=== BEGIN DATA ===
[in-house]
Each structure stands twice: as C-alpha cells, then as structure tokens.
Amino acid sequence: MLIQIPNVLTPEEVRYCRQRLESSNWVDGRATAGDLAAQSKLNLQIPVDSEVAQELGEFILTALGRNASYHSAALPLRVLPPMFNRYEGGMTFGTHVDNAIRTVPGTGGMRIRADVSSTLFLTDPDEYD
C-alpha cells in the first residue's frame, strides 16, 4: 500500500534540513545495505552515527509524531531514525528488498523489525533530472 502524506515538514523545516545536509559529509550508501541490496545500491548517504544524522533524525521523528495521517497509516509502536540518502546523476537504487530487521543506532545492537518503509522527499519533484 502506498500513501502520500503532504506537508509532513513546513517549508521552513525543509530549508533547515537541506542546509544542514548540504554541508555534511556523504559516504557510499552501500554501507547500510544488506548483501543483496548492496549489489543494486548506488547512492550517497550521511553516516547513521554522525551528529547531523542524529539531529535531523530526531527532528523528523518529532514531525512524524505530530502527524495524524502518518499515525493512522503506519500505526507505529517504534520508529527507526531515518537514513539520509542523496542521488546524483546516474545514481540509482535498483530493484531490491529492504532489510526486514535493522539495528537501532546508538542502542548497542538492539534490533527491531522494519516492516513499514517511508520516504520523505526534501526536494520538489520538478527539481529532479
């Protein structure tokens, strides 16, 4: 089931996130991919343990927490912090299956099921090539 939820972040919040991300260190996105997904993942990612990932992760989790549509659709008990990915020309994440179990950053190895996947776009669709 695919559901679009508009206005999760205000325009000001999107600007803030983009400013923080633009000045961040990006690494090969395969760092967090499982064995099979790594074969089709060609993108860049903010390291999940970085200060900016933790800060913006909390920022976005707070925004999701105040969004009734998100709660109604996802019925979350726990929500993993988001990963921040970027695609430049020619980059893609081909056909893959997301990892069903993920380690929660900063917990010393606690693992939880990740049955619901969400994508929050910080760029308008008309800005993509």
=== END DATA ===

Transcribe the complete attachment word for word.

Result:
[in-house]
Each structure stands twice: as C-alpha cells, then as structure tokens.
Amino acid sequence: MLIQIPNVLTPEEVRYCRQRLESSNWVDGRATAGDLAAQSKLNLQIPVDSEVAQELGEFILTALGRNASYHSAALPLRVLPPMFNRYEGGMTFGTHVDNAIRTVPGTGGMRIRADVSSTLFLTDPDEYD
C-alpha cells in the first residue's frame, strides 16, 4: 500500500534540513545495505552515527509524531531514525528488498523489525533530472 502524506515538514523545516545536509559529509550508501541490496545500491548517504544524522533524525521523528495521517497509516509502536540518502546523476537504487530487521543506532545492537518503509522527499519533484 502506498500513501502520500503532504506537508509532513513546513517549508521552513525543509530549508533547515537541506542546509544542514548540504554541508555534511556523504559516504557510499552501500554501507547500510544488506548483501543483496548492496549489489543494486548506488547512492550517497550521511553516516547513521554522525551528529547531523542524529539531529535531523530526531527532528523528523518529532514531525512524524505530530502527524495524524502518518499515525493512522503506519500505526507505529517504534520508529527507526531515518537514513539520509542523496542521488546524483546516474545514481540509482535498483530493484531490491529492504532489510526486514535493522539495528537501532546508538542502542548497542538492539534490533527491531522494519516492516513499514517511508520516504520523505526534501526536494520538489520538478527539481529532479
């Protein structure tokens, strides 16, 4: 089931996130991919343990927490912090299956099921090539 939820972040919040991300260190996105997904993942990612990932992760989790549509659709008990990915020309994440179990950053190895996947776009669709 695919559901679009508009206005999760205000325009000001999107600007803030983009400013923080633009000045961040990006690494090969395969760092967090499982064995099979790594074969089709060609993108860049903010390291999940970085200060900016933790800060913006909390920022976005707070925004999701105040969004009734998100709660109604996802019925979350726990929500993993988001990963921040970027695609430049020619980059893609081909056909893959997301990892069903993920380690929660900063917990010393606690693992939880990740049955619901969400994508929050910080760029308008008309800005993509």